Age is just a number, after all.

One thing I struggle with in all these endeavors is if I’m biting off more than I can chew. For the past couple of years I’ve been motivated by a seeming fear of my life ending at 30 or something—like if I don’t get cracking on everything I want to do with my life ever RIGHT NOW time will run out and the rest of my life will be spent in complete drudgery. It makes no sense, I know—but neither do a lot of fears.

Incidentally, when I venture out to meet other folks interested in what I’m interested in (djembe class, the SCBWI event, the Celtic music session, the Cotati Accordion Festival), more often then not the people there are my parents’ age or older, many of them retirees who want to make the most of their free time.  And that helps keep me grounded.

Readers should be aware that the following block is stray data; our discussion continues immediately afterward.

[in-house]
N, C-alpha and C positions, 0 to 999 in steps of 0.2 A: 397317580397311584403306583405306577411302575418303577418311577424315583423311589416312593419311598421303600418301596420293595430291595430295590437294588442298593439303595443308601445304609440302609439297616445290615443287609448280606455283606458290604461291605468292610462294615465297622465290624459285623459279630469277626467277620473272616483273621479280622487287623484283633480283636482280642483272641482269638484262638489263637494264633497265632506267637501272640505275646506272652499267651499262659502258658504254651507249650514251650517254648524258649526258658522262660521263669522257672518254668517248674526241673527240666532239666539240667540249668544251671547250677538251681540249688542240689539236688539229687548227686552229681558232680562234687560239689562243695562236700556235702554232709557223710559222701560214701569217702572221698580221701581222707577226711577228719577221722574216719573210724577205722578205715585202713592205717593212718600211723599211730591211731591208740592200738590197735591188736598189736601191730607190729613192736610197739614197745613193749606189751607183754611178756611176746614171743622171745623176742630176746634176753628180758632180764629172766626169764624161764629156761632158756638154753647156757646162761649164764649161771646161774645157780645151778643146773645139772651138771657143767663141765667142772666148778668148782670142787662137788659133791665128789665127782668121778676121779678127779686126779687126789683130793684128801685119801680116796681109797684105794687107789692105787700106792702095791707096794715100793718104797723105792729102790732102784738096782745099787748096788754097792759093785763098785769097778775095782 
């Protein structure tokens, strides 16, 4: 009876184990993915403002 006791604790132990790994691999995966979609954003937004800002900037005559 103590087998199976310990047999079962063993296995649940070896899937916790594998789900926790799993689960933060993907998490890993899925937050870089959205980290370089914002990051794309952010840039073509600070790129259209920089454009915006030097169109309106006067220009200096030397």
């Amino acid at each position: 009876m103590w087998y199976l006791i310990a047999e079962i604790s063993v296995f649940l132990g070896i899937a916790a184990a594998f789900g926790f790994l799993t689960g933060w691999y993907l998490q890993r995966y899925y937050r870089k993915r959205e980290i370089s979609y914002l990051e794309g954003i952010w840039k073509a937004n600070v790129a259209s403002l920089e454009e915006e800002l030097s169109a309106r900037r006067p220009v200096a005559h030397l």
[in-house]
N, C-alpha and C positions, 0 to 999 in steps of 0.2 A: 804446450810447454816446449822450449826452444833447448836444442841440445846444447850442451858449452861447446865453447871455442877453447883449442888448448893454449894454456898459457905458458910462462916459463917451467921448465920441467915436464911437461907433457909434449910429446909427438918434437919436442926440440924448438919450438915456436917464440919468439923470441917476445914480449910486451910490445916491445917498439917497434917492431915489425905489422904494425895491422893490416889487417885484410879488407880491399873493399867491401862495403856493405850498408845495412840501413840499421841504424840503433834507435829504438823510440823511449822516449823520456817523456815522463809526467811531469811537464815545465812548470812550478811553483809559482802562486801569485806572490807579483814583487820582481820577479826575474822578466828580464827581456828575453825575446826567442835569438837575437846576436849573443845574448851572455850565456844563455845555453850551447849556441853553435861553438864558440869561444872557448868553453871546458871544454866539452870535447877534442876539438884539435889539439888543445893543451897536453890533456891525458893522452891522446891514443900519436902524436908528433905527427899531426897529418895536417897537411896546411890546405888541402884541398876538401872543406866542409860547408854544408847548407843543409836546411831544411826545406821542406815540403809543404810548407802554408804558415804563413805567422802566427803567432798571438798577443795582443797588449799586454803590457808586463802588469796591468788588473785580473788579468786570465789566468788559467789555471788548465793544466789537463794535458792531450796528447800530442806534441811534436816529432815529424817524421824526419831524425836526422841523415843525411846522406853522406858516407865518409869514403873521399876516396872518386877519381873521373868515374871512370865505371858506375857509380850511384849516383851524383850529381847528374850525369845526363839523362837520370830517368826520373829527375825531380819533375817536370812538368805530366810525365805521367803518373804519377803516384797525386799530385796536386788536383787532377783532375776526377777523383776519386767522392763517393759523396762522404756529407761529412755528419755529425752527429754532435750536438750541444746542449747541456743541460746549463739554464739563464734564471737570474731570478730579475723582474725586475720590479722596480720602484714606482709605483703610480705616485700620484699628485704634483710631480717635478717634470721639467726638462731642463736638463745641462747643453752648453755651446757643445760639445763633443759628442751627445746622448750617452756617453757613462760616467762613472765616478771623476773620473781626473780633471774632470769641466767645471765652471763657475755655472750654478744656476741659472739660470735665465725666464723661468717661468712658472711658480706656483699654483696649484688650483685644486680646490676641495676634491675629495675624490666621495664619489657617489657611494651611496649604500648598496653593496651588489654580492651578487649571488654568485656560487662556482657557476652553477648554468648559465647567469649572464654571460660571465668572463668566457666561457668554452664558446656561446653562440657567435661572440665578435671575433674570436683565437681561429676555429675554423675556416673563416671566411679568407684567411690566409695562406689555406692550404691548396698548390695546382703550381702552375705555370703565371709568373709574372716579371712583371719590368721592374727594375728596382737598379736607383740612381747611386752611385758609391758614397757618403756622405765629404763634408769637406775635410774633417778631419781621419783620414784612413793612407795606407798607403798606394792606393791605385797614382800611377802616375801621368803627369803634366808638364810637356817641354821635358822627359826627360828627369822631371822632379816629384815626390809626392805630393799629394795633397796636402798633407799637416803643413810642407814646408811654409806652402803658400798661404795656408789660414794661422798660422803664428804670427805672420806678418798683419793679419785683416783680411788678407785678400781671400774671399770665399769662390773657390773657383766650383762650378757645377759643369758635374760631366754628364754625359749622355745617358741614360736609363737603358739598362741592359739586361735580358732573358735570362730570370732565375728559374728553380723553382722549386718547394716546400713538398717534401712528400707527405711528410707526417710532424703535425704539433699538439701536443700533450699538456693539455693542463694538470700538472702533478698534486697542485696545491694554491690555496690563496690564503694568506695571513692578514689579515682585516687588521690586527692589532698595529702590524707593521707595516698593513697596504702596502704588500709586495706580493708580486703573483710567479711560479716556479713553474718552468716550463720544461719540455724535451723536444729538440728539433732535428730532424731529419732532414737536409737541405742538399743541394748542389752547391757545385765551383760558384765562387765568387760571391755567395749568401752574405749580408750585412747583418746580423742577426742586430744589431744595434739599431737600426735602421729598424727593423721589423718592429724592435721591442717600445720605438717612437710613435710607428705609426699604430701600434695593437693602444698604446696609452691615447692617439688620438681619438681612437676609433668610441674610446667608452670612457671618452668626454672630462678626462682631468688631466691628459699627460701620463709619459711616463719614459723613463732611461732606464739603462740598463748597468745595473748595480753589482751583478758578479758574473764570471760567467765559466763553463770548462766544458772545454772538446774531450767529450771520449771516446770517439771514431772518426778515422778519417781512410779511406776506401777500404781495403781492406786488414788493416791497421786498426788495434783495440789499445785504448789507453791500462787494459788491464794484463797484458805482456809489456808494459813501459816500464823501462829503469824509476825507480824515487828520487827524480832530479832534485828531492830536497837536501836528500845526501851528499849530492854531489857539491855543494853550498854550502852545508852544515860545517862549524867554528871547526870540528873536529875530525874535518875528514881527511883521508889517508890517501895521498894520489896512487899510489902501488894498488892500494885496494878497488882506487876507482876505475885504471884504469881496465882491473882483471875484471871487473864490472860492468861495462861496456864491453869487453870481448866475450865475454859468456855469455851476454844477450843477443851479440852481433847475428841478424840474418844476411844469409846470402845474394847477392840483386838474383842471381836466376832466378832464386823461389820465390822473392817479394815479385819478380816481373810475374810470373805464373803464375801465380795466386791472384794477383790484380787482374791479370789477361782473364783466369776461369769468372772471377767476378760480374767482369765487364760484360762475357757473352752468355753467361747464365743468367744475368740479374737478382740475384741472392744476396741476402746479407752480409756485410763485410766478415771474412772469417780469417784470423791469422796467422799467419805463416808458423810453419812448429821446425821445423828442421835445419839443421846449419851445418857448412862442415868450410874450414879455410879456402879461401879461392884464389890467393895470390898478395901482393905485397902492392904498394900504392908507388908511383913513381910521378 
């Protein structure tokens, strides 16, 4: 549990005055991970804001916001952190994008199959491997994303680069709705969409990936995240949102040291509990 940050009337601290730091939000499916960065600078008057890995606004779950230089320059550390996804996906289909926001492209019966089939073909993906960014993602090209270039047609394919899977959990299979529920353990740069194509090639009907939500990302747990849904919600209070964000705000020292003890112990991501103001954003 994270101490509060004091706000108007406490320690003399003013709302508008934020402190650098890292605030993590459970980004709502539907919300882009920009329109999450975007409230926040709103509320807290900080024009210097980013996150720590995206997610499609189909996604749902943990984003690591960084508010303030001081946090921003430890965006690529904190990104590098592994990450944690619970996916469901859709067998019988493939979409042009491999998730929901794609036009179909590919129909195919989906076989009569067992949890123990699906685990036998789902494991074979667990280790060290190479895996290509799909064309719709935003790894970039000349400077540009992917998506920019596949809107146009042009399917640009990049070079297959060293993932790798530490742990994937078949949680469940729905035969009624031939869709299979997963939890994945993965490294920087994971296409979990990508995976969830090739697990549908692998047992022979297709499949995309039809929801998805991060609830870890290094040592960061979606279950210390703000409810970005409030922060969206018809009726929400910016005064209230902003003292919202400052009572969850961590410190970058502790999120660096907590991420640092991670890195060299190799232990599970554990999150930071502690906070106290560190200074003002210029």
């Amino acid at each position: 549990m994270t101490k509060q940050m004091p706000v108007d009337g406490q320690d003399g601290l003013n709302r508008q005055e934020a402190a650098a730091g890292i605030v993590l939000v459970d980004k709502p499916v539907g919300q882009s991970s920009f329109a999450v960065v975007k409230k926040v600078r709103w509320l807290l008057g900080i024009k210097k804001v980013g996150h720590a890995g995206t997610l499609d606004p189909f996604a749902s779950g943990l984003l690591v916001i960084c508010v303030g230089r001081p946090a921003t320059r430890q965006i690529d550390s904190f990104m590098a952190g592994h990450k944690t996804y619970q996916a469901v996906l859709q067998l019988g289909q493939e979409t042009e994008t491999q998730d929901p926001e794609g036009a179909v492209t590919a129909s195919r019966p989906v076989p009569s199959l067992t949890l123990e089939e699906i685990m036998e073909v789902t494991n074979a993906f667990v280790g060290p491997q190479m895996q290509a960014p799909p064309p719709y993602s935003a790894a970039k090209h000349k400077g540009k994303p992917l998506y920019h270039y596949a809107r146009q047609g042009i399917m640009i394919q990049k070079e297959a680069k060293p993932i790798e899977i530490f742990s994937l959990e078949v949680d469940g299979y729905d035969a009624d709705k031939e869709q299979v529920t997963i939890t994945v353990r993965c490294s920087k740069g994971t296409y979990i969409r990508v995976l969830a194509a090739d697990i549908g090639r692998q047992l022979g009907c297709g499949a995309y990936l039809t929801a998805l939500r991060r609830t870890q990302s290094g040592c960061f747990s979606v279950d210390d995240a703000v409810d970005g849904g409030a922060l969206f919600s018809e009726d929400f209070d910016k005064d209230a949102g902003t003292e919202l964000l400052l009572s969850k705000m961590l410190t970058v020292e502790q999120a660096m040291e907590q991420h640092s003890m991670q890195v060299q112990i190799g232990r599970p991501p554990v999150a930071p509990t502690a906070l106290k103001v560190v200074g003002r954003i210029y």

Life seems to speed up as you get older, I’ve observed, but there’s a big difference between me now and me half my life ago. I’m sure when I’m double my current age it’ll be the same thing. I’ll grow and change, hopefully for the better, and while my brain’s plasticity may be more limited, I’ll hopefully be a lot wiser than I am now.



I didn’t plan for this to be part of this blog at first. In fact, part of my original intent for this blog was to get away from it, in a sense.

I purposefully haven’t specified the country in which I spent 29 months between 2012 and 2015 for a couple reasons. First (and most) of all, I’m no longer there, and I have no imminent plans to return. But it’s also kinda cliché: I taught English in Japan. (Technically, I was a missionary.)